Learn to Build A Winner

A Textbook for

High Performance

Pinewood Derby Car

Design and Construction


Stan Pope

Morton, Illinois

Copyright 1995, 1999, 2002 © by Stan Pope, All rights reserved.


Why this book? Like all Cubmasters, I have watched many Pinewood Derby races. Among those races, I have seen cars, propelled only by gravity and the hopes of their builders, dash those hopes as they grind to a halt before reaching the finish line. In my own pack, I have tried to avoid those episodes of disappointment by providing instruction and guidance to the parent-son teams that will build their cars. The content of this guidance has grown from "avoiding the show-stoppers" and "just the basics" to "high performance racing." In subsequent years I extended that teaching to other packs through Roundtable and POW WOW sessions. This book is the next logical step.

The number one show-stopper for a car is "failure at inspection." This means that the car does not conform to the applicable rules of construction. There are no "universal rules" on PWD construction. Find out what your local rules are and follow them, or prepare to explain to your Cub Scout why he can't race today.

Pinewood Derby Cars have much to teach our youth... science, technology, trust, and sportsmanship. They provide an opportunity for a boy and his parent (partner) to build mutual trust and understanding. They are an experimental testbed for science that can be explored even by the youngest scout. The car that does not reach the finish line dashes its builder's immediate hopes and may well prevent him from coming back to try again. On the other hand, some initial successes can spur him on to learn more.

This book identifies and explores important Pinewood Racer performance variables and their relationships. It does not pretend to tell "how to build a winner". Rather, it provides a formula for "learning to build a winner". It doesn't just tell the answers... it tells where and how to look for more of the answers.

To this end, the section on Science teaches the relevant concepts, the section on Woodshop shows some ways to implement the concepts, and the Test at the end provides an opportunity for the serious student to go beyond the sample designs to produce an even more superior race car. If any of these three are skipped, the student is shortchanged.


I. Introduction

II. The Problem

  1. The Track
  2. The Car

III. Science 101

  1. Energy
  2. Acceleration
  3. Friction
  4. Leverage (of Frictional Forces)
  5. Mass
  6. Inertia
  7. Air Resistance
  8. Oscillation
  9. Summary

IV. Woodshop 101

  1. Tools and Materials
  2. Order of Steps
  3. Wheel Preparation
  4. Axle Preparation
  5. Wheel Alignment Techniques
  6. Materials and Construction Practices to Avoid
  7. Sample Designs

V. Afterward

  1. Now that your Car is Built
  2. Race Day
  3. Now that your Car is Retired

VI. Addendum - Non-indexed Topics

  1. Angular Inertia of the Car Body
  2. G-forces from Direction Change
  3. Hub Inside Diameter Treatment
  4. Hub Inside Diameter Reduction
  5. Height of Center of Mass Above Wheelbase
  6. Weighted Wheels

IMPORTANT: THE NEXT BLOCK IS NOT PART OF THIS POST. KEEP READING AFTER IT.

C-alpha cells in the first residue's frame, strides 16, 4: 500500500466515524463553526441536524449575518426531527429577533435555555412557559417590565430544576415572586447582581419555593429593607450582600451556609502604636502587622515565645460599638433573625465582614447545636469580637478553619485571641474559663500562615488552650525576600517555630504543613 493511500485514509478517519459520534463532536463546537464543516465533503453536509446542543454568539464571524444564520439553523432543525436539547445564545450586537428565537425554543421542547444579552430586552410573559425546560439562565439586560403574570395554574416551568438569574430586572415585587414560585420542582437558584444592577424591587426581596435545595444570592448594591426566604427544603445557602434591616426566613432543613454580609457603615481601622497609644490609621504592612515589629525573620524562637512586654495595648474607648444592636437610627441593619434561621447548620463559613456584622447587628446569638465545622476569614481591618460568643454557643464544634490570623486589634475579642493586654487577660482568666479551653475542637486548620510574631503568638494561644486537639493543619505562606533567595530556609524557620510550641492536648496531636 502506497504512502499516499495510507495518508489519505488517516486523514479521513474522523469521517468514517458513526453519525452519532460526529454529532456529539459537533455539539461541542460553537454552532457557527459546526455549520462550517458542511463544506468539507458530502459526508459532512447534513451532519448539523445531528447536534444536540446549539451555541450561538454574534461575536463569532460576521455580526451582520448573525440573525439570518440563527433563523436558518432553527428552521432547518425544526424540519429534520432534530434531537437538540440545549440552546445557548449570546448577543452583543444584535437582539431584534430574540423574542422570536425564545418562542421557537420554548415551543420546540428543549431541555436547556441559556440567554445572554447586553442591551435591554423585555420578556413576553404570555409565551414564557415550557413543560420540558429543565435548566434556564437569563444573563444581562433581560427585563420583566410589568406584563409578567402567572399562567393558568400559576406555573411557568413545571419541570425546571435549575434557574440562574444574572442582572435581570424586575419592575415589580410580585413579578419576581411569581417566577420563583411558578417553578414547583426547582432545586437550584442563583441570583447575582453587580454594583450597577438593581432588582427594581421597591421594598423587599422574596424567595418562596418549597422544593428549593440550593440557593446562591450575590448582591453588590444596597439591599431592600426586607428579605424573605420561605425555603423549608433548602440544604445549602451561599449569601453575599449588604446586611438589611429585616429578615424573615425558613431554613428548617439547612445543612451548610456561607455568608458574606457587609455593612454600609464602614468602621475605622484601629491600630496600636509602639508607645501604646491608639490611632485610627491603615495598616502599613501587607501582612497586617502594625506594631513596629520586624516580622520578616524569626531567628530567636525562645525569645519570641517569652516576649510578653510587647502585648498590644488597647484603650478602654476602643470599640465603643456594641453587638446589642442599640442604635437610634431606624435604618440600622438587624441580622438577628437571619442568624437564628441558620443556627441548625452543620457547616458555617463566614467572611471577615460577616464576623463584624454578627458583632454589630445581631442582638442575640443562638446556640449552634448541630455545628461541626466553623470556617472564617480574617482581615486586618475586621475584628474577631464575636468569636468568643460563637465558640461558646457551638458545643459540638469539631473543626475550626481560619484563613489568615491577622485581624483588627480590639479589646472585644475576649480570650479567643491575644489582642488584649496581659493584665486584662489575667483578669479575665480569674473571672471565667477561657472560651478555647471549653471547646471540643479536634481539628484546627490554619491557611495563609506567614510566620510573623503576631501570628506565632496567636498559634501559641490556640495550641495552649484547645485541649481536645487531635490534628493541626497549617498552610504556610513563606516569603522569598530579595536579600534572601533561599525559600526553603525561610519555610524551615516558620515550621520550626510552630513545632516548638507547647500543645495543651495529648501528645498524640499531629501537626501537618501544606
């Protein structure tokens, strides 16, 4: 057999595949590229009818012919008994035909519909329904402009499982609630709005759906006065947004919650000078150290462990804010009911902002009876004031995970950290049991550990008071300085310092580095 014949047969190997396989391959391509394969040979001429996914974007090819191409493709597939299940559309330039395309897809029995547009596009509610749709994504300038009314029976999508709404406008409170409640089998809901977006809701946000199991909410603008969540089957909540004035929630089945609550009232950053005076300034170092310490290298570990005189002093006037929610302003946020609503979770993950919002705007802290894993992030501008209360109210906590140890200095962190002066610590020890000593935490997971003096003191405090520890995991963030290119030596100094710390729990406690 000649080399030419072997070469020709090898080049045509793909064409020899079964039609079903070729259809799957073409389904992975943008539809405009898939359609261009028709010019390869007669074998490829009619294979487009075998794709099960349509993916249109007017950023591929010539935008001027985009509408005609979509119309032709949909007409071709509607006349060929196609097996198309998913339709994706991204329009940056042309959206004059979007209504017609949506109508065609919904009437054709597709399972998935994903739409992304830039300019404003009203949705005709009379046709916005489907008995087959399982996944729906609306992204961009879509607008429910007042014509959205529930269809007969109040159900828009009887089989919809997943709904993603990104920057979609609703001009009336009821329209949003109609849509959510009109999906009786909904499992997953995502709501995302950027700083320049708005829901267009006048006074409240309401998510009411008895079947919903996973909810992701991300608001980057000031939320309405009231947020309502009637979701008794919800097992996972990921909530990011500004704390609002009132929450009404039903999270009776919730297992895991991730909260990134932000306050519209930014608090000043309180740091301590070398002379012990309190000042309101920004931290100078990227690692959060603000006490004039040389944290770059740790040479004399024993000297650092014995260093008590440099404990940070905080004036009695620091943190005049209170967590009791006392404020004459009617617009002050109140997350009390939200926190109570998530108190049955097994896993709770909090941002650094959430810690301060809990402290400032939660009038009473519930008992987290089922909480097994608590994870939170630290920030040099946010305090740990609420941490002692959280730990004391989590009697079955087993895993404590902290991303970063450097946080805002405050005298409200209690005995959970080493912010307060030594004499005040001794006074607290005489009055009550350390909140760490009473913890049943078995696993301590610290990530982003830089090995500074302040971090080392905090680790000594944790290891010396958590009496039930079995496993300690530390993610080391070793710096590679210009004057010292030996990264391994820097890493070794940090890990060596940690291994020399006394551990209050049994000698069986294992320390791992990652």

7. Weight Distribution
  8. Distributing Wheel/Axle Frictions
  9. Balancing Axle Frictions
  10. Review of Literature

VII. Change History

VIII. Index

IX. List of Illustrations

X. Test (Don't miss this!)


In this book we will first define the "Pinewood Derby Problem". The world has so many "answers for which there are no questions" that, before we make another large pile of answers, let us first decide upon the question. Much of what I have read about Pinewood Derby Car design seems useless because the assumptions were not identified. (The most common omission has been "What kind of track must the Car run on?")

Then we will look at what scientists have discovered. "Science" is all about how the world of objects and forces interrelate with each other. This is the "why" part of the book, which will serve as a guide when we look at the "hows" later. This section tells what is probably important. This presentation is mainly qualitative. If you wish to "quantify", then I refer you to almost any high school physics books.

Next we will explore some "hows". We will look at some of the ways to accomplish what science tells us should be done. This section tries to be very practical. The more difficult techniques are presented in detail. Some "designs" are shown. None look like what you will see at the local stock car races, road races, or even at "Indy", because these designs are some of the "answers" to the "Pinewood Derby Problem".

Then, we will plan for "race day and beyond."

Finally, take the test. It will allow you to apply what you have learned and lead you to even better designs.

Cub Scouts learn best by "doing". It is important that the Cub Scout be actively involved in as much of the process as possible. The role of the adult partner should be as a guide and teacher. I recommend a "hands over hands" approach to the "teaching", especially in using tools. His hands hold the tool... your hands hold his to guide him as he learns its use.

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Latest update: 7/14/2002
Technical Changes for HTML 3.2 Conformance 12/28/97
Copyright 1995, 1997, 1999, 2000, 2002 © by Stan Pope. All rights reserved.